and others, 1999; Dichter-Blancher, Busch-Rossnagel, and Knauf-Jensen,1997). I will be sharing examples of the creation of the questionnairesbecause they are harder to develop.

    Apply Practices from Other Fields

    The first suggestion I would make to developmental psychologists is to com-bine our own best practices with the contributions of other fields in identi-fying good practices for working with subcultural and community groups.One of the strengths of applied developmental psychology is its rigorousresearch methodology, particularly that of the classic experiment. Much ofthe developmental research on subcultural or ethnic minority groups usesthis approach to make comparisons between majority samples of EuropeanAmericans and minority or subcultural groups, such as Puerto Ricans andDominicans.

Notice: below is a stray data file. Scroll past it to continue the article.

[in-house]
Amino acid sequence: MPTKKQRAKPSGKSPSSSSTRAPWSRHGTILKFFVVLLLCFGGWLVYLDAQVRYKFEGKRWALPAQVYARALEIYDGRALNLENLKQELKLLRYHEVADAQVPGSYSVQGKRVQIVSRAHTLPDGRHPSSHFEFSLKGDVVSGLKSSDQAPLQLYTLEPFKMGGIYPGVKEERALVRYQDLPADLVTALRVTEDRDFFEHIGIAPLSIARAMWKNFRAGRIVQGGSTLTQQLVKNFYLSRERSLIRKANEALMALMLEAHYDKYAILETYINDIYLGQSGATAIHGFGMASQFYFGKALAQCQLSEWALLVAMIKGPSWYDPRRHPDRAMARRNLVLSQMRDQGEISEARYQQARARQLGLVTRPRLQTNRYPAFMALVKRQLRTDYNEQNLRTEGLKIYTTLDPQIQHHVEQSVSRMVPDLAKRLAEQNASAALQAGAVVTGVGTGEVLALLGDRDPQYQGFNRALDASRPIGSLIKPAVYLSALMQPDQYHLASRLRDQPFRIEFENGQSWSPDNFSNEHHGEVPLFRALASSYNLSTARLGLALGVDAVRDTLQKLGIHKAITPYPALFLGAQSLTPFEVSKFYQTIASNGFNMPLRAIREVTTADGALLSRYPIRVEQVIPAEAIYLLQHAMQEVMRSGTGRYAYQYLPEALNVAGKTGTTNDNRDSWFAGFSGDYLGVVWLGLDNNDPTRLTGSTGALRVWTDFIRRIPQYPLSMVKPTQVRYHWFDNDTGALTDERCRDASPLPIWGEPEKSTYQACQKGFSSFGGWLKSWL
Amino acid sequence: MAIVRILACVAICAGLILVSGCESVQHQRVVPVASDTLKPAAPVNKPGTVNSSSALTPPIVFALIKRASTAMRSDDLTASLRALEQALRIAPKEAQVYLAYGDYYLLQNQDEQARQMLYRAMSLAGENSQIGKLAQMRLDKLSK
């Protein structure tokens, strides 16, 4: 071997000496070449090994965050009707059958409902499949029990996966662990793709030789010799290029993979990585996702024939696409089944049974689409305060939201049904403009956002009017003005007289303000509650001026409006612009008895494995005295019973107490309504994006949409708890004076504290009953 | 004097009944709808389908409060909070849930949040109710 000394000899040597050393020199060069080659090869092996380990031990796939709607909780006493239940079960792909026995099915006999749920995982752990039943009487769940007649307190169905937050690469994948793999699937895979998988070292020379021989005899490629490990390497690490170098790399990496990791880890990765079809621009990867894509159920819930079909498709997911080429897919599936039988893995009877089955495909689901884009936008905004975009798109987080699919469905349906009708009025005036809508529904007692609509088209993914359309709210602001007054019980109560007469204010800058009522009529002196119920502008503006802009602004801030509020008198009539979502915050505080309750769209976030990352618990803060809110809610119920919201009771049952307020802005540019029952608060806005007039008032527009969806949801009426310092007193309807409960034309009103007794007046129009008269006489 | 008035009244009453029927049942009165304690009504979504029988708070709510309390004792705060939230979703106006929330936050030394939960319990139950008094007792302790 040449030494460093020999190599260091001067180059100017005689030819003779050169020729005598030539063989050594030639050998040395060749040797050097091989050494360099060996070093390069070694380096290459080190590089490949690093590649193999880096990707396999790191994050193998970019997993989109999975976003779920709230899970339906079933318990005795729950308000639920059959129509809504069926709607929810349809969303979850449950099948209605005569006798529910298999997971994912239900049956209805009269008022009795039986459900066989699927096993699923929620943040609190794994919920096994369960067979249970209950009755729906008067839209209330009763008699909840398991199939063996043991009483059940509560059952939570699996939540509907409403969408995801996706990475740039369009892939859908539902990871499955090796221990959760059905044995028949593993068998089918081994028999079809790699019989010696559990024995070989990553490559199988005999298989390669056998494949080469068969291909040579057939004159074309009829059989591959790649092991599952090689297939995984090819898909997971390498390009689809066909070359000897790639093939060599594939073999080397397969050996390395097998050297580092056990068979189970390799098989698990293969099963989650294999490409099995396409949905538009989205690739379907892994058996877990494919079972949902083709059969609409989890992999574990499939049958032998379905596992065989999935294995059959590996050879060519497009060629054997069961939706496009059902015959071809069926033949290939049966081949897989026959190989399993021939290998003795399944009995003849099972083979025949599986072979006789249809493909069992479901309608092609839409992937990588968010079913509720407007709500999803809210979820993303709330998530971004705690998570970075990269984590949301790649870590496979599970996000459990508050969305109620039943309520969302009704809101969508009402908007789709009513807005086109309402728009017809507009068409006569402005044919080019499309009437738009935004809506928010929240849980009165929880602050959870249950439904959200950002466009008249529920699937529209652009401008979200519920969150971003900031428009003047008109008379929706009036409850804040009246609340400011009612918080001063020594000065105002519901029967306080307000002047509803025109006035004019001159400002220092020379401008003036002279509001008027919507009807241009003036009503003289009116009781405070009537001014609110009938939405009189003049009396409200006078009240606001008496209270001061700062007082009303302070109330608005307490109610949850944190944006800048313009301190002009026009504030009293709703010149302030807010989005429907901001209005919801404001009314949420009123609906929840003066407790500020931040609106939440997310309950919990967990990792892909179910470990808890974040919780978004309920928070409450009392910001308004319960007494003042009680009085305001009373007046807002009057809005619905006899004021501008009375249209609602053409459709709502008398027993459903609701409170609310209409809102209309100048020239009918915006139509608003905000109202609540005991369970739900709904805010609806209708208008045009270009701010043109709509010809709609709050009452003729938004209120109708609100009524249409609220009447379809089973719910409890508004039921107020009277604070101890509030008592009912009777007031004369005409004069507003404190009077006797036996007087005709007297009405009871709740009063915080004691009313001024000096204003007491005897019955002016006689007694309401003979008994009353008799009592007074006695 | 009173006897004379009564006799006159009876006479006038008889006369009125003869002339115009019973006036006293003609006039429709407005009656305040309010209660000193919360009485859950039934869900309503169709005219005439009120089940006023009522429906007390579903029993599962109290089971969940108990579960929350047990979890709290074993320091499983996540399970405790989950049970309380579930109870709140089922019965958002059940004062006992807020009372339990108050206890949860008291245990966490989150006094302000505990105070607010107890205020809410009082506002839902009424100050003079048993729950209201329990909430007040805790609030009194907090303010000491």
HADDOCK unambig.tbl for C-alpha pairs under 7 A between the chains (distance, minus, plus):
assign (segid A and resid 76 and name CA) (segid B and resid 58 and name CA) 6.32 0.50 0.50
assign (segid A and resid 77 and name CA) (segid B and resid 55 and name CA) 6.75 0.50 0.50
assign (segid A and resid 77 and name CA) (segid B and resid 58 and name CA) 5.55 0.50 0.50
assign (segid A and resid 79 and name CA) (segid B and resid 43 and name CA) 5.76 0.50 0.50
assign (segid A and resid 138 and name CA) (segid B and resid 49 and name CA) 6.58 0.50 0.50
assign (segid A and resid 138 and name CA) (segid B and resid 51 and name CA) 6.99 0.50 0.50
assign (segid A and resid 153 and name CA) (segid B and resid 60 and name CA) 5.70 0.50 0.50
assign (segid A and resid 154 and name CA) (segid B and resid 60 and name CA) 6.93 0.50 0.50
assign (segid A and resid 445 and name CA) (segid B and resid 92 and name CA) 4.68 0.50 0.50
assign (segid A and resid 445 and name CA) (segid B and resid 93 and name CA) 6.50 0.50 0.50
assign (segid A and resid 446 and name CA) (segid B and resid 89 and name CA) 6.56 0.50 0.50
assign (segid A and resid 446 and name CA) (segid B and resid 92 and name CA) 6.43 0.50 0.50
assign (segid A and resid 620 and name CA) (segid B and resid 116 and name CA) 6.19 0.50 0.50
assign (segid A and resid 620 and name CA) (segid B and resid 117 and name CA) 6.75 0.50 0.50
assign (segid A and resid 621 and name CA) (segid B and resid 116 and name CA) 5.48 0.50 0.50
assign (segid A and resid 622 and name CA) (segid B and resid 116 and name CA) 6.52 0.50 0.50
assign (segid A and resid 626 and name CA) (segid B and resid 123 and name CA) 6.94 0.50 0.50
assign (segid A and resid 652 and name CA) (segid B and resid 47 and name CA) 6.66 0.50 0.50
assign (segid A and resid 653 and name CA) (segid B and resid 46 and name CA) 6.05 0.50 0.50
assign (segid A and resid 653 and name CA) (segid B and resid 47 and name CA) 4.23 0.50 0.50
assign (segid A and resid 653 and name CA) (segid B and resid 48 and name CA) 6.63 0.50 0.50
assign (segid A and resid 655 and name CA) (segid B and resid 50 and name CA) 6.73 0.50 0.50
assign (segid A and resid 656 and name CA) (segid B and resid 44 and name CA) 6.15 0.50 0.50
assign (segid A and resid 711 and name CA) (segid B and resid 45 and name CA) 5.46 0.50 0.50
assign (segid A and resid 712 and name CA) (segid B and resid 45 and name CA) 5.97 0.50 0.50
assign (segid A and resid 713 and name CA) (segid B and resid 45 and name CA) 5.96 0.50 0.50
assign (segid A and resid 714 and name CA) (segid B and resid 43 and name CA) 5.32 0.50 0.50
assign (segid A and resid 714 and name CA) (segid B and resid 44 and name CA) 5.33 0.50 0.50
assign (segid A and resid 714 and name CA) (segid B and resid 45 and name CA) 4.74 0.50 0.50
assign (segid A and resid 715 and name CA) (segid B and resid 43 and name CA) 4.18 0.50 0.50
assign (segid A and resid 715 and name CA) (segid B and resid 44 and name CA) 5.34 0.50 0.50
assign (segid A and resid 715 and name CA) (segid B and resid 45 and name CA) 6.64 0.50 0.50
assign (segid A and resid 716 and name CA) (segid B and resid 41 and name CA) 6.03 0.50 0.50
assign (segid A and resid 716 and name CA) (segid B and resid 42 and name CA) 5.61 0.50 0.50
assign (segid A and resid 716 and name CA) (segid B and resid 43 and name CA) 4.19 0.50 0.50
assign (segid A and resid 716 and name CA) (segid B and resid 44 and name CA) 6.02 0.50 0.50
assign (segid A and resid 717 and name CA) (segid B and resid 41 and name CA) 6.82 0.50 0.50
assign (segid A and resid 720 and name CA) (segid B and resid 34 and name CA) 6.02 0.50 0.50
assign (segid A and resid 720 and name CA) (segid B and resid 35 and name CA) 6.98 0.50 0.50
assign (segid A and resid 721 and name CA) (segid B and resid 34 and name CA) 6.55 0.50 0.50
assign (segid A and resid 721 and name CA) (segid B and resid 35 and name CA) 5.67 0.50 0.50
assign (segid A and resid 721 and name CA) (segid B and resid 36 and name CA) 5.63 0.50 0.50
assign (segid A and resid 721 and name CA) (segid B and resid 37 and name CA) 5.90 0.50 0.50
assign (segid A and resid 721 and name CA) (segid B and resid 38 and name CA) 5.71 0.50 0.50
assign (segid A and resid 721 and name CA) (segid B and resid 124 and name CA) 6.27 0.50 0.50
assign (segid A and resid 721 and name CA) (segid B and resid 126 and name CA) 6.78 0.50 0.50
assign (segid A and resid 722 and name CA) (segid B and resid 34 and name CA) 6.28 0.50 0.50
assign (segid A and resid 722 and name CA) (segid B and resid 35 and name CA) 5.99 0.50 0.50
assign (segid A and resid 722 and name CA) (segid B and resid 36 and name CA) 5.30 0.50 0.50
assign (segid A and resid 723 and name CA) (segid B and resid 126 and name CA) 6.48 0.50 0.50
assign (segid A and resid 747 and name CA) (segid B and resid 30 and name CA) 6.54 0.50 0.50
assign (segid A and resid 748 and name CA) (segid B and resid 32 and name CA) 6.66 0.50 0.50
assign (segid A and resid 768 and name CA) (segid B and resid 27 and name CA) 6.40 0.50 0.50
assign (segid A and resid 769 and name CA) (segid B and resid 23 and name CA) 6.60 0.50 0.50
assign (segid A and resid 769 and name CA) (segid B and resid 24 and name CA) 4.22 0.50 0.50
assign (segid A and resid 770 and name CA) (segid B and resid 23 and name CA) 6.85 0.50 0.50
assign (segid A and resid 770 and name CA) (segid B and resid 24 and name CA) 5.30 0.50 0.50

However, from the standpoint of experimental design, these compar-isons are flawed. Because we cannot randomly assign majority or minoritystatus or cultural background, our research designs do not control poten-tial confounding variables, such as language, education, income level, andso on. Because of these confounds, such comparisons do little to enhanceour understanding of the role that psychological processes underlying cul-ture play in development (Busch-Rossnagel, 1992).

    This is where another strength of applied developmental psychology,its acquaintance with other disciplines, can play an instrumental role. In myresearch with subcultural groups, I used a concept from cultural anthro-pology and cross-cultural or ethnopsychology: contrast cultures. Contrastcultures provide a different way of looking at majority-minority compar-isons. Much research done in cultural anthropology is done with culturesthat are strikingly different from the American culture. A culture that is sig-nificantly different from your own provides an opportunity to examine theethnocentricity of the assumptions of your research.